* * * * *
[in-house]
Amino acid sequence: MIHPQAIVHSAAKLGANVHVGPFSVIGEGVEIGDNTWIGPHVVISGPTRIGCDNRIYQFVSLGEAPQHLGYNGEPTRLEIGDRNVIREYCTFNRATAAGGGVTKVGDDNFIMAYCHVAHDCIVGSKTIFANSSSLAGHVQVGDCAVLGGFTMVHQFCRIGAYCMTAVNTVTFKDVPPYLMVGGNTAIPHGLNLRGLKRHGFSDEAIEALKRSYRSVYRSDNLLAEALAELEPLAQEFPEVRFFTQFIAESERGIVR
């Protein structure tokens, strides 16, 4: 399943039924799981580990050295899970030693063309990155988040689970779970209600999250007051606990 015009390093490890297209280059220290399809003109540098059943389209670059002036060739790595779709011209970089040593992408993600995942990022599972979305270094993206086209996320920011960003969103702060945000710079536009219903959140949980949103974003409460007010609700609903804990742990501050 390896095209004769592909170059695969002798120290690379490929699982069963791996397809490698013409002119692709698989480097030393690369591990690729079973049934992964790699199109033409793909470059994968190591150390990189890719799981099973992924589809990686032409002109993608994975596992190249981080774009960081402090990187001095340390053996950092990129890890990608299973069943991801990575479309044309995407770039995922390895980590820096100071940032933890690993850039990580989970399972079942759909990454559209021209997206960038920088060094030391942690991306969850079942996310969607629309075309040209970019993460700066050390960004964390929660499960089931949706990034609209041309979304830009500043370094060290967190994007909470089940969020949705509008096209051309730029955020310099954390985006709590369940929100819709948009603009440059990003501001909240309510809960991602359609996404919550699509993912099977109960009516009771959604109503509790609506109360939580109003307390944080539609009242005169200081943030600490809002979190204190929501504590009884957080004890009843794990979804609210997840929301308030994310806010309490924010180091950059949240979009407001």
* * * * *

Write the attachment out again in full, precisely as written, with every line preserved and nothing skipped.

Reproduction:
[in-house]
Amino acid sequence: MIHPQAIVHSAAKLGANVHVGPFSVIGEGVEIGDNTWIGPHVVISGPTRIGCDNRIYQFVSLGEAPQHLGYNGEPTRLEIGDRNVIREYCTFNRATAAGGGVTKVGDDNFIMAYCHVAHDCIVGSKTIFANSSSLAGHVQVGDCAVLGGFTMVHQFCRIGAYCMTAVNTVTFKDVPPYLMVGGNTAIPHGLNLRGLKRHGFSDEAIEALKRSYRSVYRSDNLLAEALAELEPLAQEFPEVRFFTQFIAESERGIVR
């Protein structure tokens, strides 16, 4: 399943039924799981580990050295899970030693063309990155988040689970779970209600999250007051606990 015009390093490890297209280059220290399809003109540098059943389209670059002036060739790595779709011209970089040593992408993600995942990022599972979305270094993206086209996320920011960003969103702060945000710079536009219903959140949980949103974003409460007010609700609903804990742990501050 390896095209004769592909170059695969002798120290690379490929699982069963791996397809490698013409002119692709698989480097030393690369591990690729079973049934992964790699199109033409793909470059994968190591150390990189890719799981099973992924589809990686032409002109993608994975596992190249981080774009960081402090990187001095340390053996950092990129890890990608299973069943991801990575479309044309995407770039995922390895980590820096100071940032933890690993850039990580989970399972079942759909990454559209021209997206960038920088060094030391942690991306969850079942996310969607629309075309040209970019993460700066050390960004964390929660499960089931949706990034609209041309979304830009500043370094060290967190994007909470089940969020949705509008096209051309730029955020310099954390985006709590369940929100819709948009603009440059990003501001909240309510809960991602359609996404919550699509993912099977109960009516009771959604109503509790609506109360939580109003307390944080539609009242005169200081943030600490809002979190204190929501504590009884957080004890009843794990979804609210997840929301308030994310806010309490924010180091950059949240979009407001």